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I agree with not laying out your cards. I have been getting into rental properties the last few years and have two duplexes. My friend is a realtor and on the last one, we had five counter offers. I know he was irritated and he asked me why I didn't trust him enough to just give him the real price I was willing to pay. I told him on the next one if he accepts just a flat fee versus a commission I would do that. That subject changed quickly. Realtors are in business to do the same thing we are.. make the most money with the minimal amount of time invested. Its in their interest to cut to the chase and go in as high as the client is willing to pay. That is NOT in my best interest though.
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Old 11-26-2011, 09:24 AM   #11
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I agree with not laying out your cards. I have been getting into rental properties the last few years and have two duplexes. My friend is a realtor and on the last one, we had five counter offers. I know he was irritated and he asked me why I didn't trust him enough to just give him the real price I was willing to pay. I told him on the next one if he accepts just a flat fee versus a commission I would do that. That subject changed quickly. Realtors are in business to do the same thing we are.. make the most money with the minimal amount of time invested. Its in their interest to cut to the chase and go in as high as the client is willing to pay. That is NOT in my best interest though.

Agreed, thanks.

The market here has changed quite a bit since my last purchase. (2 years ago)

The realtor encouraged that I should be looking at making a 'clean' offer. (no inspection, no "pending financing" or "pending layer approval") those sort of 'outs'. Also, that $5000 is the minimum deposit, but $15 000 or $20 000 would be better.

It used to be $500 and if you gave a $5000 you were really serious about it.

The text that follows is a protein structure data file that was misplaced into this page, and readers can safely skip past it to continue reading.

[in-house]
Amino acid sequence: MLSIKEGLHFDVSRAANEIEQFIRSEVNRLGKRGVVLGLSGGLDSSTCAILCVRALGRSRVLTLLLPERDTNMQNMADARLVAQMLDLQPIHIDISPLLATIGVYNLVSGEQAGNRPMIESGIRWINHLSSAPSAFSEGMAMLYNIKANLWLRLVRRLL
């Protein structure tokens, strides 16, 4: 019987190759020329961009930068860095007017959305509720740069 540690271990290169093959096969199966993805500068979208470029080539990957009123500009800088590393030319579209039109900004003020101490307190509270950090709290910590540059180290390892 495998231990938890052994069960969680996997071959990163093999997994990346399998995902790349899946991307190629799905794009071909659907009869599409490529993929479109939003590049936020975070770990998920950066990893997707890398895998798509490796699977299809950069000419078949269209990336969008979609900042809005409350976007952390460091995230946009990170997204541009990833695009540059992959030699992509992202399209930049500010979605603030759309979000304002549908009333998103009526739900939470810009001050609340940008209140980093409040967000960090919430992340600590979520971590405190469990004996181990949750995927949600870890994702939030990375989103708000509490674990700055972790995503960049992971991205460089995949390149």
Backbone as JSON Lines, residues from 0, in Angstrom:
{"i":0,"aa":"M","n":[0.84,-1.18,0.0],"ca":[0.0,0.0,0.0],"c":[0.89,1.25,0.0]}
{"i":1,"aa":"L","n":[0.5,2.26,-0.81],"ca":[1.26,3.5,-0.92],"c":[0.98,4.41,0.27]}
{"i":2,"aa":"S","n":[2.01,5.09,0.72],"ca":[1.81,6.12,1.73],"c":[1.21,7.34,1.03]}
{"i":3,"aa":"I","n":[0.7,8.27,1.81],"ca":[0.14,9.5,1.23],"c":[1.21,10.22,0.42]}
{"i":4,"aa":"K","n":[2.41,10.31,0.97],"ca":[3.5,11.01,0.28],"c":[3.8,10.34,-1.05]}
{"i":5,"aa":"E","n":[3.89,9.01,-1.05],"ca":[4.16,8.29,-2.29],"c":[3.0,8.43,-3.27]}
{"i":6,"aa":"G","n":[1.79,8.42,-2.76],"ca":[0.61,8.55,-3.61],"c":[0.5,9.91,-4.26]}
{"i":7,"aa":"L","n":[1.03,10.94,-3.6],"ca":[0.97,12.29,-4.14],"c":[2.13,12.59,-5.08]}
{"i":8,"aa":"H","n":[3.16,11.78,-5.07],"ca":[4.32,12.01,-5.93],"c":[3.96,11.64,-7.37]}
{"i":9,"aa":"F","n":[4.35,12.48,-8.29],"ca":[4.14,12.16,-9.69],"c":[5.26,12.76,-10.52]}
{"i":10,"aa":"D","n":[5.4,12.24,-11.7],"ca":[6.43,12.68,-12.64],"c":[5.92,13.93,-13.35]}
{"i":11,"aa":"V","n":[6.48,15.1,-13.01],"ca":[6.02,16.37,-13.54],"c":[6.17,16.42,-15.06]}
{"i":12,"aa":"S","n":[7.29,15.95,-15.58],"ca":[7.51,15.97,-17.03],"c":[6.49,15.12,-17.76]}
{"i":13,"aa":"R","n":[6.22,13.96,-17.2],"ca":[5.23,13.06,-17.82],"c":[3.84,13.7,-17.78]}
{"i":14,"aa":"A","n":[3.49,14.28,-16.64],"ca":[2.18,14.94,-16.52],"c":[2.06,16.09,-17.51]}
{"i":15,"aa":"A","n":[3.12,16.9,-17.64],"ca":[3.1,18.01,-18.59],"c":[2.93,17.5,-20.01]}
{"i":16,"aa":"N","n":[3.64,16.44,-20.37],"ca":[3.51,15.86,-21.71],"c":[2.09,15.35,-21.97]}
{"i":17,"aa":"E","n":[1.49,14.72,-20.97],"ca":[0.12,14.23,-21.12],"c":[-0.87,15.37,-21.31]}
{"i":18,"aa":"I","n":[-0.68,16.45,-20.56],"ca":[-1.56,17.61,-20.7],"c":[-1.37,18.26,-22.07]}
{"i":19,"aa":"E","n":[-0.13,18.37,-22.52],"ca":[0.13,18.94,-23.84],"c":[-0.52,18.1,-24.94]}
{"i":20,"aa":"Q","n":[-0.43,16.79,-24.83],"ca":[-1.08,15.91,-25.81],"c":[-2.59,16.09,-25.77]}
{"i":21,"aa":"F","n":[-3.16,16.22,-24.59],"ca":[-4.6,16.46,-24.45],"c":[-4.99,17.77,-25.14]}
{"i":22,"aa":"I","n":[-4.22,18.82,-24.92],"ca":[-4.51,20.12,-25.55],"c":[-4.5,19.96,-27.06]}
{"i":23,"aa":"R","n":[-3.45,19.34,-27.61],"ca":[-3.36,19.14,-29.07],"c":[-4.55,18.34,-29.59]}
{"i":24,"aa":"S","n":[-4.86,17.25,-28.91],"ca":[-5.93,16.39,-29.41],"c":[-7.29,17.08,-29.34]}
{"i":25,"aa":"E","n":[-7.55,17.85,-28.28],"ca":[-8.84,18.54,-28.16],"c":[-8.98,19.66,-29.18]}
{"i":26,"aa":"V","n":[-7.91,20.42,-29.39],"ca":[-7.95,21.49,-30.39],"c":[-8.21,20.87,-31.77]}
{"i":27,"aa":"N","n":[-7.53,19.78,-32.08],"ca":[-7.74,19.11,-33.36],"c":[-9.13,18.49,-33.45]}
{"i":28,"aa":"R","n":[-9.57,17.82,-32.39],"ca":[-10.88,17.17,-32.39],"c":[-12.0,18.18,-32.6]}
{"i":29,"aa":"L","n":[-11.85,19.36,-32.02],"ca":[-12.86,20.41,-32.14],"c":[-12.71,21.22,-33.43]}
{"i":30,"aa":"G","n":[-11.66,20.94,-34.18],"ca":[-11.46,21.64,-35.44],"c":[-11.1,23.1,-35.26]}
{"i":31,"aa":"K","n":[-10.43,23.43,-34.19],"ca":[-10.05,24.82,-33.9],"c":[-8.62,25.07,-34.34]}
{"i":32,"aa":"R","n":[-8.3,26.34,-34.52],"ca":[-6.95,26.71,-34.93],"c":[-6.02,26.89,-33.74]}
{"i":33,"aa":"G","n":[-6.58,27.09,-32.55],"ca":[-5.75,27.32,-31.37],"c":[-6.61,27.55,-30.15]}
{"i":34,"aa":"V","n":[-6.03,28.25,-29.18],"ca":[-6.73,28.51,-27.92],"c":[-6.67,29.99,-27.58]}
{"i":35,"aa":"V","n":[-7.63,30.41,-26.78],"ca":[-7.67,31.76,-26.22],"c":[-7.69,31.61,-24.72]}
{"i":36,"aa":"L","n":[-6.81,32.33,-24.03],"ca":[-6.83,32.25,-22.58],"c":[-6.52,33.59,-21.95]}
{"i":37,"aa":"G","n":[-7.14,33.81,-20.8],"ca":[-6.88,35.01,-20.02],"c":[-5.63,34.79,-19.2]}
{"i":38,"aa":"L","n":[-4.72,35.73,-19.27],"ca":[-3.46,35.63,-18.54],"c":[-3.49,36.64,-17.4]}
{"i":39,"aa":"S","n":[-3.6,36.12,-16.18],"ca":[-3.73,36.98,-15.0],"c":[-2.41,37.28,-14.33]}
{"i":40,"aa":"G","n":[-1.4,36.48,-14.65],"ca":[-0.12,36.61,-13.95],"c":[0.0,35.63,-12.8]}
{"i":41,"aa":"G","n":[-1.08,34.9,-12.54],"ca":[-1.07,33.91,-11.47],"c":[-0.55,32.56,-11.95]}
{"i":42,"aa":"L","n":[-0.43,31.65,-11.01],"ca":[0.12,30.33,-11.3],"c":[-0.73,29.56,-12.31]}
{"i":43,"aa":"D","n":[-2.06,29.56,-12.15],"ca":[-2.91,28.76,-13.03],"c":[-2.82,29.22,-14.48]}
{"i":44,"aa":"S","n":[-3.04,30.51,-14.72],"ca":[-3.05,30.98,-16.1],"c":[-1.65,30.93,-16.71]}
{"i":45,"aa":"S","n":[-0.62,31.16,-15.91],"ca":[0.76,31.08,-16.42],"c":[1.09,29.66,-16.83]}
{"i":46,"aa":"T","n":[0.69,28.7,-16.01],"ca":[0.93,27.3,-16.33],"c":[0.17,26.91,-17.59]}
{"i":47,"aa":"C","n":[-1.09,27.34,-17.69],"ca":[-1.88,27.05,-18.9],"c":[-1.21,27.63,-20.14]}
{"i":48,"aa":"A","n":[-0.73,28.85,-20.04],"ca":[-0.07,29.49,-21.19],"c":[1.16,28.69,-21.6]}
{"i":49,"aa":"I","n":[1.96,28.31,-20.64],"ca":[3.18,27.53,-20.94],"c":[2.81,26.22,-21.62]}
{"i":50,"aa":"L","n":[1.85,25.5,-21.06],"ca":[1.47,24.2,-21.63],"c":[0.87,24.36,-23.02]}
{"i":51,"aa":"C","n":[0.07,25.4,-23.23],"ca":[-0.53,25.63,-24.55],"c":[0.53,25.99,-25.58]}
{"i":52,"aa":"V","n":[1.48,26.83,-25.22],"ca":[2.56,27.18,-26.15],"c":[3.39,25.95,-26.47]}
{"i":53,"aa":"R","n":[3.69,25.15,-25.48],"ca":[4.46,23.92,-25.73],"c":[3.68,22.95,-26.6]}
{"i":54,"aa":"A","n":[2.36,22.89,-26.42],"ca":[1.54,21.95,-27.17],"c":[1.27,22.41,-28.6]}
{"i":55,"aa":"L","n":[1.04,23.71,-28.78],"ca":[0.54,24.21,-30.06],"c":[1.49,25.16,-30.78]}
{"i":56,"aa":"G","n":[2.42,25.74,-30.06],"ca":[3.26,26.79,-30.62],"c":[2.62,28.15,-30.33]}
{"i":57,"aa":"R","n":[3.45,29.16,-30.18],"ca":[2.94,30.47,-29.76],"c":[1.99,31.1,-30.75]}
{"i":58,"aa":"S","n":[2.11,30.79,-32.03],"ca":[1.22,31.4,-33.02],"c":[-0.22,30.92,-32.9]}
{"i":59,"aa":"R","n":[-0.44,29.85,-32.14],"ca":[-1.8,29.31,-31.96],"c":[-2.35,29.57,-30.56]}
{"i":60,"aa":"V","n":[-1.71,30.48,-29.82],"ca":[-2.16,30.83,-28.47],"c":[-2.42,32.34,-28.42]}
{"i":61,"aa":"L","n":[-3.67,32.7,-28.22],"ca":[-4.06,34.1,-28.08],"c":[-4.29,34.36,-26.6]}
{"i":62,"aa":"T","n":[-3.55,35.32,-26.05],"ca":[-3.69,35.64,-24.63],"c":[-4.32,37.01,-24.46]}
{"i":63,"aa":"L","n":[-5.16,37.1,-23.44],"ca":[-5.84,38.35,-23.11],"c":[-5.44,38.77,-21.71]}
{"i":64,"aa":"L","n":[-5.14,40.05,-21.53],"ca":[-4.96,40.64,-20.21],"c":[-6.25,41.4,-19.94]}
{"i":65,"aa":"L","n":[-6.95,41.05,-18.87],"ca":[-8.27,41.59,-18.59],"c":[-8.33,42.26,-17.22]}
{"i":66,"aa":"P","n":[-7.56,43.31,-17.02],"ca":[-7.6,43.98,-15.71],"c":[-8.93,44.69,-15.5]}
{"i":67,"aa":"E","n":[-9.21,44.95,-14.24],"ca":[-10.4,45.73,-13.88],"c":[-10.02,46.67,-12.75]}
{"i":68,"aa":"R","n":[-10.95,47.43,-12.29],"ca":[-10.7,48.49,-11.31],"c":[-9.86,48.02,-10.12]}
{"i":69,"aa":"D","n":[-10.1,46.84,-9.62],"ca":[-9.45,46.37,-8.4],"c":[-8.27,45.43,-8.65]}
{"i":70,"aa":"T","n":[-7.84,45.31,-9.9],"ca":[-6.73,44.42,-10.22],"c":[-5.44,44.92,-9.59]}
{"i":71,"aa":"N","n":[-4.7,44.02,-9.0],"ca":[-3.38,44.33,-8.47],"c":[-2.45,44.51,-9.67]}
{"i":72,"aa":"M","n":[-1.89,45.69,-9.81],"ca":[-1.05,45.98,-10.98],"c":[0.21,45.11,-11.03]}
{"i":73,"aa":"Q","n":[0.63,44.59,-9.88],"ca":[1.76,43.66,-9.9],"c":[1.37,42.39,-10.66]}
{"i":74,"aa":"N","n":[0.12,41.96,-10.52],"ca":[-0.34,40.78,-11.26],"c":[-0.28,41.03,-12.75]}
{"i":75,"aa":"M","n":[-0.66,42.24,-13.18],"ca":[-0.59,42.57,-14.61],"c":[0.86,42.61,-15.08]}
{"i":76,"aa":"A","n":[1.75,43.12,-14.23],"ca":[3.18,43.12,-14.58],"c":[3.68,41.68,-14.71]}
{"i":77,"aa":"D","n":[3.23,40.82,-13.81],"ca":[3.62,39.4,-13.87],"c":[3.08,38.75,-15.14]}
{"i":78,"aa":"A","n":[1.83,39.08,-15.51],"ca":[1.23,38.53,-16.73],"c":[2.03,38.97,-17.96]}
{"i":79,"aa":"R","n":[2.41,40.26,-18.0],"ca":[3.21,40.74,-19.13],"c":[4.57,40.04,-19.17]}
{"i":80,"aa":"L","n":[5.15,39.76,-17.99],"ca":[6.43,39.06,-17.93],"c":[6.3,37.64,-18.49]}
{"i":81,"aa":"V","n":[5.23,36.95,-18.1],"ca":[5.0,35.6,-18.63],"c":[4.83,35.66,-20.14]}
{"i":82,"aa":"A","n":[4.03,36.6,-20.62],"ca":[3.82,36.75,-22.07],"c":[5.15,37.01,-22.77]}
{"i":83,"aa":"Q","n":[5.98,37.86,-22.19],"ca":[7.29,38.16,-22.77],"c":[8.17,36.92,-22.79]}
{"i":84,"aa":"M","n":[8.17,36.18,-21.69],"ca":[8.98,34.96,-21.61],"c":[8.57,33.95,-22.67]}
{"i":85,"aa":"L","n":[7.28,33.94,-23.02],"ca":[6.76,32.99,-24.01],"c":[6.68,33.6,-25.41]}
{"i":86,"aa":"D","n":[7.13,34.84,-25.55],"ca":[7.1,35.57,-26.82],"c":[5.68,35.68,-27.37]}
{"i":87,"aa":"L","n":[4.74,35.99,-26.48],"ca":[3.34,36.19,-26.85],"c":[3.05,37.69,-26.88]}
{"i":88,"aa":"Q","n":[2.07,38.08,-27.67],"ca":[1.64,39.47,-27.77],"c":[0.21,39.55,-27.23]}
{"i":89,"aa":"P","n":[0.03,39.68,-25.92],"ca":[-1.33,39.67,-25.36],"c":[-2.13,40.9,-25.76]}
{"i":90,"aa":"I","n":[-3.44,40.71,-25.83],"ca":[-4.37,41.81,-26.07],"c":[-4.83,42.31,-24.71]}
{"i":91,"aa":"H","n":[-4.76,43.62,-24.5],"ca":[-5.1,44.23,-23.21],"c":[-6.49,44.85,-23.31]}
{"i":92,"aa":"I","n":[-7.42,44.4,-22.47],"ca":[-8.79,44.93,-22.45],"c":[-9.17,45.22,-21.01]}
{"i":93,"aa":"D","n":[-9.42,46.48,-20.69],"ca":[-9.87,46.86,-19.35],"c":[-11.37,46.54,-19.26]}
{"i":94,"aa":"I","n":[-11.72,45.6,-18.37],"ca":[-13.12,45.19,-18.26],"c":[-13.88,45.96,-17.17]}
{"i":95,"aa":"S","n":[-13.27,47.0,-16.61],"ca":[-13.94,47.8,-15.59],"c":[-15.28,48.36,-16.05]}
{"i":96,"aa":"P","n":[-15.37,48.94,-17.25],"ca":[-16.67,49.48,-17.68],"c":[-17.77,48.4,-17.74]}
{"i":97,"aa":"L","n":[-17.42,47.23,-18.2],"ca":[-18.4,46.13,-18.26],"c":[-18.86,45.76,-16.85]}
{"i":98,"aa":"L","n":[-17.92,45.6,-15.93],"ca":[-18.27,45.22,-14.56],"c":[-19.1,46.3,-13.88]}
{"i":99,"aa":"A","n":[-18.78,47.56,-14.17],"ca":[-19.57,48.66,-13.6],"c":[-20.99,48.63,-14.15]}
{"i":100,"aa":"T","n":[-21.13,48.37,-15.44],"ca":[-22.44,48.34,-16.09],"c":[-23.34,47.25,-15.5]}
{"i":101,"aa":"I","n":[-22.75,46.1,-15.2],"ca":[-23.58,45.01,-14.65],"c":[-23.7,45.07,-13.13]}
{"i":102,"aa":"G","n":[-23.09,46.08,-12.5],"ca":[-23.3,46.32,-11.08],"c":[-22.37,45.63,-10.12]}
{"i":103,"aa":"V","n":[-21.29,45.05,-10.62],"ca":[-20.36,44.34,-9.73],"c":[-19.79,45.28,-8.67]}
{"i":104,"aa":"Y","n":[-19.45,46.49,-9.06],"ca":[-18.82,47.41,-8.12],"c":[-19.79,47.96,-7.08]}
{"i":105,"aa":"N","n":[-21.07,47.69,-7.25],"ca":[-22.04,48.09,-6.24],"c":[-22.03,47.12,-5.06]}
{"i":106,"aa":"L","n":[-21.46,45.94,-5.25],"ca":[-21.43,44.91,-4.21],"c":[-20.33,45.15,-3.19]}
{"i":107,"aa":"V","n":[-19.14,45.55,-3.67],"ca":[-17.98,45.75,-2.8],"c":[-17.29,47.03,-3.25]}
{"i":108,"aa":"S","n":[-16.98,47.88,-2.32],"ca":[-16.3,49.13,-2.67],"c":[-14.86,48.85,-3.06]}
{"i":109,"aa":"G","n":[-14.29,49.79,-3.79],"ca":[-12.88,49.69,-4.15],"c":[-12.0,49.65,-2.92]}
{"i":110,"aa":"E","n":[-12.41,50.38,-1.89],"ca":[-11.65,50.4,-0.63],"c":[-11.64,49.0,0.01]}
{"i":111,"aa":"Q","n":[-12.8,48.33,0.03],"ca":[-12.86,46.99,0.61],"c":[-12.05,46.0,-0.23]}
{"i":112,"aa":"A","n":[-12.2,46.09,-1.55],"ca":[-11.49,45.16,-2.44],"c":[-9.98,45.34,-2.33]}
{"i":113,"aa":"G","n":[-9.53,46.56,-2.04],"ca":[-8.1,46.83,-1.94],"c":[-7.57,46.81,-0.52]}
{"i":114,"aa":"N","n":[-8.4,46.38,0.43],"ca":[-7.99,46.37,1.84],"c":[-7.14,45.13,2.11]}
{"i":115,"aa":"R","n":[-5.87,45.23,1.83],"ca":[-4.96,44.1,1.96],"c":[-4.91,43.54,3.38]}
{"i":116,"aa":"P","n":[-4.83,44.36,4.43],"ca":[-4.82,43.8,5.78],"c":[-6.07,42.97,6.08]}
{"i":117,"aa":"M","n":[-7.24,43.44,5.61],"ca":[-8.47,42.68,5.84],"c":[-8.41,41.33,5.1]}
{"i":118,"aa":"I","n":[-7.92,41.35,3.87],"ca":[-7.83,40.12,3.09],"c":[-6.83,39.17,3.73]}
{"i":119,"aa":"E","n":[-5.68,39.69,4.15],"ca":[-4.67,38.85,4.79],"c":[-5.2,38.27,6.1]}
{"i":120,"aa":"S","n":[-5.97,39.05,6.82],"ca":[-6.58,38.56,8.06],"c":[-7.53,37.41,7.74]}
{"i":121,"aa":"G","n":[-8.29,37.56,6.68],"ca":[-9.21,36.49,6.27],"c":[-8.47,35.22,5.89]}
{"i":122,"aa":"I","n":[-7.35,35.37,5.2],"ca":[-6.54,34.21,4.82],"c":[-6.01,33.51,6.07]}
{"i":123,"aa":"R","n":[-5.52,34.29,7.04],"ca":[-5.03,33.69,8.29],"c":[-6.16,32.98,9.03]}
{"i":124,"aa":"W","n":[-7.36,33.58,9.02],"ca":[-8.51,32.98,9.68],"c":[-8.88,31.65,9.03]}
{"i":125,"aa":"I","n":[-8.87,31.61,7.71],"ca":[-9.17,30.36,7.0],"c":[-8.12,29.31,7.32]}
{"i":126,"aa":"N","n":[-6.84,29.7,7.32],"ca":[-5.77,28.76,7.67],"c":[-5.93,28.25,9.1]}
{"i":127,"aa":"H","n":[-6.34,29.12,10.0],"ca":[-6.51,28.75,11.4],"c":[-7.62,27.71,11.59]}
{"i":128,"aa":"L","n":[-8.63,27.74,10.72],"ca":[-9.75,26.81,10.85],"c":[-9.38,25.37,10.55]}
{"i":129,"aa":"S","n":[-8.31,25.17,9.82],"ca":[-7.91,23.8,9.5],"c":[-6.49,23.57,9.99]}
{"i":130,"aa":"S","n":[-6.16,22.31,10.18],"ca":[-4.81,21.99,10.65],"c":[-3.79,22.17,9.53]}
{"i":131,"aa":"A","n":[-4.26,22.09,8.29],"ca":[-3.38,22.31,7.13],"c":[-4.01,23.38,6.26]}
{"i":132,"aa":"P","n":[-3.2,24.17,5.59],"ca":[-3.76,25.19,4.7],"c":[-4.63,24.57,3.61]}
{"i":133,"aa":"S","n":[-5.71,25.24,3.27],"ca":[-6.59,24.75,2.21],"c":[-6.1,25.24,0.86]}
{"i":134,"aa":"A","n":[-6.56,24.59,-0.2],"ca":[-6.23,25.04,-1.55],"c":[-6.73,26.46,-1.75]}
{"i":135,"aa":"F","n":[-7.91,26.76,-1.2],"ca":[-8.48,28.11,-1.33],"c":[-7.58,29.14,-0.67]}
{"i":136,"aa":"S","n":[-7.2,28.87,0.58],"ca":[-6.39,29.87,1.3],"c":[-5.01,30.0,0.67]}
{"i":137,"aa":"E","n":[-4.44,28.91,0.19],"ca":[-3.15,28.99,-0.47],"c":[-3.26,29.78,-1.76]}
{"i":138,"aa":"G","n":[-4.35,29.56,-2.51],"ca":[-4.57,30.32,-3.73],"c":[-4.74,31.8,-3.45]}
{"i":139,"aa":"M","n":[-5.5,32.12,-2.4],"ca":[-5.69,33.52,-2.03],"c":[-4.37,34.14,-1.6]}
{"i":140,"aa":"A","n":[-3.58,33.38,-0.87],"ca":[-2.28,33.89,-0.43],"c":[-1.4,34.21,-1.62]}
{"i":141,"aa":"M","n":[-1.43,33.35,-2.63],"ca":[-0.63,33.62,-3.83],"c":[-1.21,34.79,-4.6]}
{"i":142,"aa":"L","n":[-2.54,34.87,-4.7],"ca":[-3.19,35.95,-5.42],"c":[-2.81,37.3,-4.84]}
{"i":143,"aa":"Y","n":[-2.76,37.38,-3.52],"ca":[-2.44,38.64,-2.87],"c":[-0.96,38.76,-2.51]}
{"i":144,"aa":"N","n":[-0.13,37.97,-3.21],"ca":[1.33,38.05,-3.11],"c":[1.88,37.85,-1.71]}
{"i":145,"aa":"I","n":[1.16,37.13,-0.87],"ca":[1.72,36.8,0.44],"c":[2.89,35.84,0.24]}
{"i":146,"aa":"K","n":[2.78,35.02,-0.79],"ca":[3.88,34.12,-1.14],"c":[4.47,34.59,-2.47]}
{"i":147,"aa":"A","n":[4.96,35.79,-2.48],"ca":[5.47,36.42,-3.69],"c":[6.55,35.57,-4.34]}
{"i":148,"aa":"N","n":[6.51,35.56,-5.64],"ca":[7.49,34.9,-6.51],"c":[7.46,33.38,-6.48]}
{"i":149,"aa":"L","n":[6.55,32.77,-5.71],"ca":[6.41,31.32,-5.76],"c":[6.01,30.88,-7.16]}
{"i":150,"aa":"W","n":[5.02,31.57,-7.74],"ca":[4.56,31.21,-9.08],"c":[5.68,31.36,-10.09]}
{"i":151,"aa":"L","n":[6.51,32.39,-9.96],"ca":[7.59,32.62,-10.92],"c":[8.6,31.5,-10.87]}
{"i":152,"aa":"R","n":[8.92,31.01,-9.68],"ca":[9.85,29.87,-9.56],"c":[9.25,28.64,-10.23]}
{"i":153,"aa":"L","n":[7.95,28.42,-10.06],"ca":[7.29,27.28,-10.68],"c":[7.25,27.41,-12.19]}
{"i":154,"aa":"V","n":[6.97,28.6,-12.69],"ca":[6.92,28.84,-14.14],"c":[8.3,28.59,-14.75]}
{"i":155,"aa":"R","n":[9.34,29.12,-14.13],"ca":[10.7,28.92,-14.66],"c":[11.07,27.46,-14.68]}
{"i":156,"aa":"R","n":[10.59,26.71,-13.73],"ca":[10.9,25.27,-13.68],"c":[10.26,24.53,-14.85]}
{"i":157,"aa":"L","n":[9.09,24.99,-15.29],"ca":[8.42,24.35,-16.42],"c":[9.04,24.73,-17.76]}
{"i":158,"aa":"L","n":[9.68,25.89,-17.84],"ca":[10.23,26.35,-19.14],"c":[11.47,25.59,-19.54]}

Called my bank whom I have a great relationship with and she confirmed that this is the 'new' way things are being done. I asked if people have lost their deposits and she said two people have lost $15K deposits. That seems ridiculous.

What typical for you?
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Old 11-26-2011, 09:49 AM   #12
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$1,000 with bid agreement and a letter of approved financing from my lender. Money in escrow with contractual agreement of 100% return if inspection (mandatory) exposes or exceeds repairs in excess of $2,500 and we cannot come to terms.

I want the buyer to understand that I will not nickel and dime them and that I am serious. But, I will also not buy a house that needs a roof, mold remediation or a heating system. I have not heard of the high deposits needed nor would I entertain them with even a speck of risk. Its a buyer's market. I'm not committing to a headache you may be trying to unload without looking under the hood first.
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Old 11-26-2011, 10:14 AM   #13
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$1,000 with bid agreement and a letter of approved financing from my lender. Money in escrow with contractual agreement of 100% return if inspection (mandatory) exposes or exceeds repairs in excess of $2,500 and we cannot come to terms.

I want the buyer to understand that I will not nickel and dime them and that I am serious. But, I will also not buy a house that needs a roof, mold remediation or a heating system. I have not heard of the high deposits needed nor would I entertain them with even a speck of risk. Its a buyer's market. I'm not committing to a headache you may be trying to unload without looking under the hood first.

That's very typical here also. (in the past)

Will decide what I'll do by tomorrow.
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Old 11-26-2011, 10:59 AM   #14
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It is common in my area to do trade tranactions. People will trade cars, tractors, computer equipment, other properties, etc. to negotiate a deal. Sounds crazy but is very common here.